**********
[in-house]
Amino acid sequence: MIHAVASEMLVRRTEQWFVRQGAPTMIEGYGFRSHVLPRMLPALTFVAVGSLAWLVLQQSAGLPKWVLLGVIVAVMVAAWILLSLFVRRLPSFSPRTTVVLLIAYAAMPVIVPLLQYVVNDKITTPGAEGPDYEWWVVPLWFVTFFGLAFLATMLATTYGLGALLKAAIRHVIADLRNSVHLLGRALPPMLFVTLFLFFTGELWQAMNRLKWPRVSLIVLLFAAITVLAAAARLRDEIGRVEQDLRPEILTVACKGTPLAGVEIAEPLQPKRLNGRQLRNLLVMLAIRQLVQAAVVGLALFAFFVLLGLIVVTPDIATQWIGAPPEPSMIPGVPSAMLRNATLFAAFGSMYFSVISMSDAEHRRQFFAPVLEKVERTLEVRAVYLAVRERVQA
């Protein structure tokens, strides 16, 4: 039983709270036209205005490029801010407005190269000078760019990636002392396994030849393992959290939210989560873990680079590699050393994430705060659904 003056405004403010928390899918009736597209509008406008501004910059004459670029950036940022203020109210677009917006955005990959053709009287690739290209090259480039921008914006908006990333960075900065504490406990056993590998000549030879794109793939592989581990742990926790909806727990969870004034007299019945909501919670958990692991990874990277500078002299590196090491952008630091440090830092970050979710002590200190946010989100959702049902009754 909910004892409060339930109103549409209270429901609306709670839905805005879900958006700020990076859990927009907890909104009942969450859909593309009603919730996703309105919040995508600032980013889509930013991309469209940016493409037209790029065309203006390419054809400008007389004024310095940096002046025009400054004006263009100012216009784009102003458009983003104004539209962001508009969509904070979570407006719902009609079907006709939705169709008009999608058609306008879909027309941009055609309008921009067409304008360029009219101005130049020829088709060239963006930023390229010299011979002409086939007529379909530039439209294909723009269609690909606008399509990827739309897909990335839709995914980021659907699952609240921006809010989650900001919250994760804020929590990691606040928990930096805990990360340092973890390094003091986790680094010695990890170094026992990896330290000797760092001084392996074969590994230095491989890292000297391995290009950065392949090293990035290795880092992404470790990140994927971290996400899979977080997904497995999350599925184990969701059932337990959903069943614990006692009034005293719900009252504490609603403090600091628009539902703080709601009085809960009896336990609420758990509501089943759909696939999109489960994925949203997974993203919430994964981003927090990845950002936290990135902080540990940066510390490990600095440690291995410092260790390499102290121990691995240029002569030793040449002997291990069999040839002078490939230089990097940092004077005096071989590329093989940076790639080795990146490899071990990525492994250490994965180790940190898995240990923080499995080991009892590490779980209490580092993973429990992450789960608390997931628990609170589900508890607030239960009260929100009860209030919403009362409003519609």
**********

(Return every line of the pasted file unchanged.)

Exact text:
[in-house]
Amino acid sequence: MIHAVASEMLVRRTEQWFVRQGAPTMIEGYGFRSHVLPRMLPALTFVAVGSLAWLVLQQSAGLPKWVLLGVIVAVMVAAWILLSLFVRRLPSFSPRTTVVLLIAYAAMPVIVPLLQYVVNDKITTPGAEGPDYEWWVVPLWFVTFFGLAFLATMLATTYGLGALLKAAIRHVIADLRNSVHLLGRALPPMLFVTLFLFFTGELWQAMNRLKWPRVSLIVLLFAAITVLAAAARLRDEIGRVEQDLRPEILTVACKGTPLAGVEIAEPLQPKRLNGRQLRNLLVMLAIRQLVQAAVVGLALFAFFVLLGLIVVTPDIATQWIGAPPEPSMIPGVPSAMLRNATLFAAFGSMYFSVISMSDAEHRRQFFAPVLEKVERTLEVRAVYLAVRERVQA
């Protein structure tokens, strides 16, 4: 039983709270036209205005490029801010407005190269000078760019990636002392396994030849393992959290939210989560873990680079590699050393994430705060659904 003056405004403010928390899918009736597209509008406008501004910059004459670029950036940022203020109210677009917006955005990959053709009287690739290209090259480039921008914006908006990333960075900065504490406990056993590998000549030879794109793939592989581990742990926790909806727990969870004034007299019945909501919670958990692991990874990277500078002299590196090491952008630091440090830092970050979710002590200190946010989100959702049902009754 909910004892409060339930109103549409209270429901609306709670839905805005879900958006700020990076859990927009907890909104009942969450859909593309009603919730996703309105919040995508600032980013889509930013991309469209940016493409037209790029065309203006390419054809400008007389004024310095940096002046025009400054004006263009100012216009784009102003458009983003104004539209962001508009969509904070979570407006719902009609079907006709939705169709008009999608058609306008879909027309941009055609309008921009067409304008360029009219101005130049020829088709060239963006930023390229010299011979002409086939007529379909530039439209294909723009269609690909606008399509990827739309897909990335839709995914980021659907699952609240921006809010989650900001919250994760804020929590990691606040928990930096805990990360340092973890390094003091986790680094010695990890170094026992990896330290000797760092001084392996074969590994230095491989890292000297391995290009950065392949090293990035290795880092992404470790990140994927971290996400899979977080997904497995999350599925184990969701059932337990959903069943614990006692009034005293719900009252504490609603403090600091628009539902703080709601009085809960009896336990609420758990509501089943759909696939999109489960994925949203997974993203919430994964981003927090990845950002936290990135902080540990940066510390490990600095440690291995410092260790390499102290121990691995240029002569030793040449002997291990069999040839002078490939230089990097940092004077005096071989590329093989940076790639080795990146490899071990990525492994250490994965180790940190898995240990923080499995080991009892590490779980209490580092993973429990992450789960608390997931628990609170589900508890607030239960009260929100009860209030919403009362409003519609």